Burt, Back Around

Although his upbeat songs and brilliant music career seem the definition of the philosophy "do what you love and success will follow," Burt Bacharach says that, despite the success he's achieved through it, writing music is not always fun for him. "Music is what I do, but I am very hard on myself as a writer," Bacharach says. "So sometimes I can't say it's a lot of fun doing it."

We think he's just being humble. We would believe that statement coming from most people. But not from a man whose musical career spans six decades and includes a staggering number of chart-topping songs, numerous creative collaborations and a surprise or two that shakes up his image every so often. From Burt Bacharach, we don't buy it for a minute. It sounds like he's having fun to us. Creating the soundtrack to The Blob? Fun. Collaborating with musicians such as Elvis Costello, Ronald Isley and Dr. Dre? Fun. Working with Marlene Dietrich and making cameos in all three Austin Powers movies, including on top of a bus, no less, in International Man of Mystery? More fun.

And even though he's produced a large volume of songs over the years, he hasn't had a stinker yet. So we find it just as hard to believe that he has ever doubted his songwriting abilities, much less that he second-guessed one of the greatest hits of his career. "I remember trying to keep 'Say a Little Prayer for You' from coming out," he says. "I didn't think it was a hit; I thought that the tempo was too fast." That song, first performed by Dionne Warwick, is one of Bacharach's most well-known and has consistently achieved success both on the music charts and in popular opinion.

Although his songs have been reinterpreted on tribute albums, televised concerts and by many cover artists, Bacharach attracts successful musicians who want to collaborate with him on new projects rather than simply release their versions of his work. Painted From Memory, his recording with Elvis Costello, combined two successful songwriters from two different generations, and together they attracted a new generation of fans. That's quite an accomplishment for two classic songwriters releasing an album in the era of electric guitars and pop-punk-grunge-core. "Some people didn't think it would work," Bacharach says. "But we both write well, and songwriting is the medium we work in. People loved that album."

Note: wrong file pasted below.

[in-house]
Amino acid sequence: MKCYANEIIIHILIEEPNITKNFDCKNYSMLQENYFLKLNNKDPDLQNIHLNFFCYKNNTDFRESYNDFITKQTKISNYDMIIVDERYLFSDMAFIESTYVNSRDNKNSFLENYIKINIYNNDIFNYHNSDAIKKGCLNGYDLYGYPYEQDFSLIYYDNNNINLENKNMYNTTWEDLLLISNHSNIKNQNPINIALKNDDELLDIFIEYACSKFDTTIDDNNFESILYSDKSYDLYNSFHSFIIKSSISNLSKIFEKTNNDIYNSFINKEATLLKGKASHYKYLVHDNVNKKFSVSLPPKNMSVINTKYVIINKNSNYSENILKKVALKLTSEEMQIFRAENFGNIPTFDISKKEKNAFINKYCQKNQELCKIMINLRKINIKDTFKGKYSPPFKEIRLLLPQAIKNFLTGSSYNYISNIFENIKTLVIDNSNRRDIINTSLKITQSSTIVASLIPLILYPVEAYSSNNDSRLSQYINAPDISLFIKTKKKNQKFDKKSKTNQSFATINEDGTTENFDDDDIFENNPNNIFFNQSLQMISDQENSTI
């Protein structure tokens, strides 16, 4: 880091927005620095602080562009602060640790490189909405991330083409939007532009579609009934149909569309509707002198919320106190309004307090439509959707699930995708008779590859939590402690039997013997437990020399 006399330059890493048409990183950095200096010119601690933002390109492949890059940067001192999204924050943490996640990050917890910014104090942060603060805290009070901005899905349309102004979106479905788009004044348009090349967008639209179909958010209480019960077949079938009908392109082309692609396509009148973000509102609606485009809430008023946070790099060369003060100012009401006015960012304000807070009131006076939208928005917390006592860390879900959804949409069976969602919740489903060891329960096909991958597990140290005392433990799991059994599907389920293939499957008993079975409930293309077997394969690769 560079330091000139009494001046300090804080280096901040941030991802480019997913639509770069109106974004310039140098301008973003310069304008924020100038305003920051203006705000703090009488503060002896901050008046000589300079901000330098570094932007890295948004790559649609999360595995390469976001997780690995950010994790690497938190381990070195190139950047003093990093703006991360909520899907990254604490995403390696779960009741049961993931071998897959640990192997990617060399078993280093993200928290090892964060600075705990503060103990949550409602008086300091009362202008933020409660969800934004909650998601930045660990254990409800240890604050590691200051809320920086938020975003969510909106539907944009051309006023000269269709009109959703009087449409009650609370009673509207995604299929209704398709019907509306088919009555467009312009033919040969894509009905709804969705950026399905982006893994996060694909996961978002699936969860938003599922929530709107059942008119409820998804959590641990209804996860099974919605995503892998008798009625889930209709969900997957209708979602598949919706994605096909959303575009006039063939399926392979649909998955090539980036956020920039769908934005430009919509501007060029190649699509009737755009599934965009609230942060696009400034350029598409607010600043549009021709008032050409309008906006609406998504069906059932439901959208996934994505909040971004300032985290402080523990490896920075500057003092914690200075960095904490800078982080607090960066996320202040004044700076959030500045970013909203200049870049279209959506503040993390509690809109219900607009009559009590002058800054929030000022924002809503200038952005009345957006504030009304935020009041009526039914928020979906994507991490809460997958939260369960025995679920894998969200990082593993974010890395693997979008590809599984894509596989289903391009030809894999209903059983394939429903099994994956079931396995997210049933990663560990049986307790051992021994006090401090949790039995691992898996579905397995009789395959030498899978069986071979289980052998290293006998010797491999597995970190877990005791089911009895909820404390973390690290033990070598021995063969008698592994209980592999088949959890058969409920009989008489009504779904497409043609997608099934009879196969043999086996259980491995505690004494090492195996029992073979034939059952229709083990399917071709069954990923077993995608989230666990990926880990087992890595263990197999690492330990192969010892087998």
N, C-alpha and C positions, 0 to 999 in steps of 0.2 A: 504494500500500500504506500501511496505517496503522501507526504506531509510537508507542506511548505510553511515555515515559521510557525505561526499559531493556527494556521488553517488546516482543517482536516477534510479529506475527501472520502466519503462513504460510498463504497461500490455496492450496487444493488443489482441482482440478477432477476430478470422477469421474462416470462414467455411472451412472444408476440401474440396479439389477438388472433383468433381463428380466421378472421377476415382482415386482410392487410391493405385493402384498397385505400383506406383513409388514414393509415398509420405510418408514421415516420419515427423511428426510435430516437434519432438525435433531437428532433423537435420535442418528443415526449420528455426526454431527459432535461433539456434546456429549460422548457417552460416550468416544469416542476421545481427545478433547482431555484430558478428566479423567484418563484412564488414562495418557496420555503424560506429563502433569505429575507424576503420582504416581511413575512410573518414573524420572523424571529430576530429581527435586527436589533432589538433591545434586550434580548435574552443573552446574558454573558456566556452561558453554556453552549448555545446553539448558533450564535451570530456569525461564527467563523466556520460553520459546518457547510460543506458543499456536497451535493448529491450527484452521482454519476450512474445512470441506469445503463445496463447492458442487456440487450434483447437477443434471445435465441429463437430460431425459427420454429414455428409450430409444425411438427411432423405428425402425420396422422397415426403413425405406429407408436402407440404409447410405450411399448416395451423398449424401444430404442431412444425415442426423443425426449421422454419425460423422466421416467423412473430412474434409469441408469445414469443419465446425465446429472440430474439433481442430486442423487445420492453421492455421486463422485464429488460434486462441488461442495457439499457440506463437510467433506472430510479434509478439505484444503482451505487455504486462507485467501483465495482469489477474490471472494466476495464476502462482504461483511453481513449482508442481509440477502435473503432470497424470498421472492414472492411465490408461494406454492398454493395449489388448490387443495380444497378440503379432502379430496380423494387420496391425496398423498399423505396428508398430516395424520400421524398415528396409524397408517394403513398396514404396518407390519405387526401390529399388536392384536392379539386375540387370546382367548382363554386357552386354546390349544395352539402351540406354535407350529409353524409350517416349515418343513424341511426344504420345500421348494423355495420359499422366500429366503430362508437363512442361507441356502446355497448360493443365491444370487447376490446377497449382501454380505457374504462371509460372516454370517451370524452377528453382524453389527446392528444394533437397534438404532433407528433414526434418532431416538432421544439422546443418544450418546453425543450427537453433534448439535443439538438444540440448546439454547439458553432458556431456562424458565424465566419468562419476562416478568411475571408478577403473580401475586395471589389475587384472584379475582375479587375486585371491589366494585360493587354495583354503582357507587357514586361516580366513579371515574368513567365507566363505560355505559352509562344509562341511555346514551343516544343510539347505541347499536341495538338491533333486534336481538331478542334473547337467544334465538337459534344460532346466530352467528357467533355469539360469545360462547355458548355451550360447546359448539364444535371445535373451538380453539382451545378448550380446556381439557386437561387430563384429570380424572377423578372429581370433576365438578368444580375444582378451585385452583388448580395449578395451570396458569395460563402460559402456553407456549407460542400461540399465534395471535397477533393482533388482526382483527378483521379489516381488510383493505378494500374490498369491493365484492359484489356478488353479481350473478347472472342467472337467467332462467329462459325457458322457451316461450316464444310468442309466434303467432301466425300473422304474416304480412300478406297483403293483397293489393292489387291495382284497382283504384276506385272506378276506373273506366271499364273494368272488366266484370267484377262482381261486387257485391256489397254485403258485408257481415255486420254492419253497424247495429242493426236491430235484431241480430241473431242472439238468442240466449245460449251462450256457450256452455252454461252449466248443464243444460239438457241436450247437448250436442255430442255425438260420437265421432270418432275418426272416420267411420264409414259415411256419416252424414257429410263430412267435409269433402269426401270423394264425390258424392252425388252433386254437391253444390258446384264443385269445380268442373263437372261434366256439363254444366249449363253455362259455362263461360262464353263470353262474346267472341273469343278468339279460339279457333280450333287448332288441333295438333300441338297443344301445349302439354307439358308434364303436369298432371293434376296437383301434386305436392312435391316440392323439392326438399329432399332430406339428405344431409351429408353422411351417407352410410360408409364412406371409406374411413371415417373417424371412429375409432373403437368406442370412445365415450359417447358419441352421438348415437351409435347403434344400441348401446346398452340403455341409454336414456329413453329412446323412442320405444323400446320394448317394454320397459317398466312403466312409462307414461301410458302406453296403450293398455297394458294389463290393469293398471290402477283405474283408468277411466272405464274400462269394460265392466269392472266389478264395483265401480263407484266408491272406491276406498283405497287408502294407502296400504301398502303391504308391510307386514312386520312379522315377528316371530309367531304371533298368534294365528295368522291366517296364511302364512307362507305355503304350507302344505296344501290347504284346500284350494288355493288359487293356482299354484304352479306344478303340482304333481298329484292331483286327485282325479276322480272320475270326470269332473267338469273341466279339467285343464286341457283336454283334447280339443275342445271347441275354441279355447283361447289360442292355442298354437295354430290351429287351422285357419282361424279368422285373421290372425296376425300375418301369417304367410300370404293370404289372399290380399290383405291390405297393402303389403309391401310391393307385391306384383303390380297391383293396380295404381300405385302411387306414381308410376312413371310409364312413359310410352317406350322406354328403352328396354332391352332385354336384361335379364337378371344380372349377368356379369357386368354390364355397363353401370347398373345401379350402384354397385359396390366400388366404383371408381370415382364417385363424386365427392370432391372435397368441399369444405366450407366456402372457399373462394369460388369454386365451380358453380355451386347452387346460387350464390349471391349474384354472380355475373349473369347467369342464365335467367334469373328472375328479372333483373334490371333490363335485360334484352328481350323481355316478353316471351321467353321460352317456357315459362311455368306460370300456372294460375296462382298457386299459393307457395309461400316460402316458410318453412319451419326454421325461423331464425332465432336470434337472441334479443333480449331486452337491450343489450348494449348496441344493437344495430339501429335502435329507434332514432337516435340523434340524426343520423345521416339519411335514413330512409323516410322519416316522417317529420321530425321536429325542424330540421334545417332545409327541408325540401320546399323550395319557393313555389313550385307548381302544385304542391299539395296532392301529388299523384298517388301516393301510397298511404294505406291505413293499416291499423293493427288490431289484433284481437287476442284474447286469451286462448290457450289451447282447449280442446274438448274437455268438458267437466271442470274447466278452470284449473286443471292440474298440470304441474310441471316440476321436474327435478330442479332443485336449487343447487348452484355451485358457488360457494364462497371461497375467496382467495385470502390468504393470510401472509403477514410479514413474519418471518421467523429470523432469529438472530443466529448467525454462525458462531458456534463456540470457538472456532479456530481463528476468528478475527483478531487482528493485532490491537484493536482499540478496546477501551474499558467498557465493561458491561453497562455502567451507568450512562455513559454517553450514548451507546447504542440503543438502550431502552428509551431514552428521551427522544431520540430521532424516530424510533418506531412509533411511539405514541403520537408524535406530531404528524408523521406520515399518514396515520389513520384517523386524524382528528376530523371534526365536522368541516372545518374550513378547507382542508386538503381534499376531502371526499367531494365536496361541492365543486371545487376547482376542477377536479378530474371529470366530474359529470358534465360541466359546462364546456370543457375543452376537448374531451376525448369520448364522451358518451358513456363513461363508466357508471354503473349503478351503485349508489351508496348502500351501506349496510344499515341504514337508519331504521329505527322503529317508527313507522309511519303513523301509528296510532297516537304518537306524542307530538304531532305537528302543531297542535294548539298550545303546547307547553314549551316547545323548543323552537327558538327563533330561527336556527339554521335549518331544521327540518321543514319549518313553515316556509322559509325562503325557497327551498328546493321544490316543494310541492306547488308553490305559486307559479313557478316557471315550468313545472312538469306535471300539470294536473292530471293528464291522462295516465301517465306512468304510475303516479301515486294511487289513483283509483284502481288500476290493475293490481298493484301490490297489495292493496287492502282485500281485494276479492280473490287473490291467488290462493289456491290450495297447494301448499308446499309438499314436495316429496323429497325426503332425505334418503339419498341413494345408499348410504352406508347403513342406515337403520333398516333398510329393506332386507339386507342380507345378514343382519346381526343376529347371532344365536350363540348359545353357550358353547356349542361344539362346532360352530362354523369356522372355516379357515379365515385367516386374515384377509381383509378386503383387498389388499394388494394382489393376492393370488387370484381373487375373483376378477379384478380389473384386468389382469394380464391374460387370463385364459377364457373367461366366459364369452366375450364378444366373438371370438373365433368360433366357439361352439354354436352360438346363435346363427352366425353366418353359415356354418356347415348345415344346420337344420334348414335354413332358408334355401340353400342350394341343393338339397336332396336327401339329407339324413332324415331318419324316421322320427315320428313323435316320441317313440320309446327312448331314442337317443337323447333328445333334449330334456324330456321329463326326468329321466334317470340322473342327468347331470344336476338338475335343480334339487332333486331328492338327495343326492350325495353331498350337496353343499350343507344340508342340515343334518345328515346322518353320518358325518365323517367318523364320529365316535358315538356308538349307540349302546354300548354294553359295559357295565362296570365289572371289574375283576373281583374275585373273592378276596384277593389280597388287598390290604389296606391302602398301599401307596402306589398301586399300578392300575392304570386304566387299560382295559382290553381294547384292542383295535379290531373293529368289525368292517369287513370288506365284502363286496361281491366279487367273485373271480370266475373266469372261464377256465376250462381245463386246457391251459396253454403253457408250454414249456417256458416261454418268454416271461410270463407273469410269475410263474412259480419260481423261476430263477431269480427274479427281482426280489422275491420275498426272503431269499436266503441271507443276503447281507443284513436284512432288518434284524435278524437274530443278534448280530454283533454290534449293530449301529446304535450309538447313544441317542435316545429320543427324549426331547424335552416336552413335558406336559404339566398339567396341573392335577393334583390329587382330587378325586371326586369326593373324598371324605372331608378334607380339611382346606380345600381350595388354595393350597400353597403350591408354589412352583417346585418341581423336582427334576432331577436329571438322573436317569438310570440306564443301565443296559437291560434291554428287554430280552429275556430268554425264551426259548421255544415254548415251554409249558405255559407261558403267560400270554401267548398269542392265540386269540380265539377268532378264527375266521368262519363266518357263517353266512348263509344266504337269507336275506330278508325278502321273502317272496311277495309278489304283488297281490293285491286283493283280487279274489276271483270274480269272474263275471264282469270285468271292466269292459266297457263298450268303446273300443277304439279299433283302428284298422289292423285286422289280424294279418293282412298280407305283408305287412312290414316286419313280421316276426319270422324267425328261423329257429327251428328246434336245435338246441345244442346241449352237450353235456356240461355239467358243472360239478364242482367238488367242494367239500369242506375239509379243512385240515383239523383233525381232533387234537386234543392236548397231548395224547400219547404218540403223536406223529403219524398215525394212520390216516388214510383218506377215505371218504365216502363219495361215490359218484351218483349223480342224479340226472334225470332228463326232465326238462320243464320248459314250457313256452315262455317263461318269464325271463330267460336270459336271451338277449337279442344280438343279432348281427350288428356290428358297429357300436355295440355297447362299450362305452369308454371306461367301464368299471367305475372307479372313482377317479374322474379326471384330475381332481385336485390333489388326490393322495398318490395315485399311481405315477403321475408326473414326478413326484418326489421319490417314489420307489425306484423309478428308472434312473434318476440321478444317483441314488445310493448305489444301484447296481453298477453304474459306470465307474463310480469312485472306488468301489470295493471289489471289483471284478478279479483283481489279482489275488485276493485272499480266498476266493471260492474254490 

Many singers can credit Bacharach and his former songwriting partner Hal David for providing the words and music that launched their careers. Warwick is immediately associated with the songs of Bacharach and David, but there have been many others as well. "We would write songs for Gene Pitney, Bobby Vinton and lots of R&B musicians," Bacharach says. "We wrote for very different musicians."

Despite Bacharach's self-disciplined approach to songwriting, or because of it, his songs are a mix of timeless arrangements and universal lyrics and have become the soundtrack of many generations. Time and circumstance don't change the fact that people fall in love, experience infidelity and have broken hearts--themes that Bacharach prefers over grandiose odes to love and loss or political statements. "I try not to be trite and heavy-handed with my music," Bacharach says. "Maybe it's a continuation of what I feel, because a person's work reflects how they feel. It's not a conscious thing."

Whether it's always fun for him or not, Bacharach's career never stagnates. In fact, he has an upcoming release on Sony Records set to debut this fall in England. "It's all new stuff," he says. "It is basically instrumental but with little choral interjections here and there. Cutting-edge stuff."

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Stephanie Durham